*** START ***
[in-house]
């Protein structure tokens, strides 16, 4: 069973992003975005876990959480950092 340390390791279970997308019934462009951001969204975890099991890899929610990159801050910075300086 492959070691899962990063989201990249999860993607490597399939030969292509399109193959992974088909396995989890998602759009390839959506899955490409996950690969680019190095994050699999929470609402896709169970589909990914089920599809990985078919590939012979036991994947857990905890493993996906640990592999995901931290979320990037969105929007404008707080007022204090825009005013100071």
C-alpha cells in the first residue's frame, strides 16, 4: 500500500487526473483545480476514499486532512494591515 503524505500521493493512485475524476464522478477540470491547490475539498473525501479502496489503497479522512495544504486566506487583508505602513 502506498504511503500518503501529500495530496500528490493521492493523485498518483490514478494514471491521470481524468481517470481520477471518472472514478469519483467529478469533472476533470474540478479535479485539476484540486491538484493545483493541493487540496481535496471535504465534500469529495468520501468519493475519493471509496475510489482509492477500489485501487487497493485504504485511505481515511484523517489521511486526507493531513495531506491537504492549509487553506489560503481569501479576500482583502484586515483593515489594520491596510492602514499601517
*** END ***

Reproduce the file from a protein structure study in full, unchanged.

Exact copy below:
[in-house]
């Protein structure tokens, strides 16, 4: 069973992003975005876990959480950092 340390390791279970997308019934462009951001969204975890099991890899929610990159801050910075300086 492959070691899962990063989201990249999860993607490597399939030969292509399109193959992974088909396995989890998602759009390839959506899955490409996950690969680019190095994050699999929470609402896709169970589909990914089920599809990985078919590939012979036991994947857990905890493993996906640990592999995901931290979320990037969105929007404008707080007022204090825009005013100071």
C-alpha cells in the first residue's frame, strides 16, 4: 500500500487526473483545480476514499486532512494591515 503524505500521493493512485475524476464522478477540470491547490475539498473525501479502496489503497479522512495544504486566506487583508505602513 502506498504511503500518503501529500495530496500528490493521492493523485498518483490514478494514471491521470481524468481517470481520477471518472472514478469519483467529478469533472476533470474540478479535479485539476484540486491538484493545483493541493487540496481535496471535504465534500469529495468520501468519493475519493471509496475510489482509492477500489485501487487497493485504504485511505481515511484523517489521511486526507493531513495531506491537504492549509487553506489560503481569501479576500482583502484586515483593515489594520491596510492602514499601517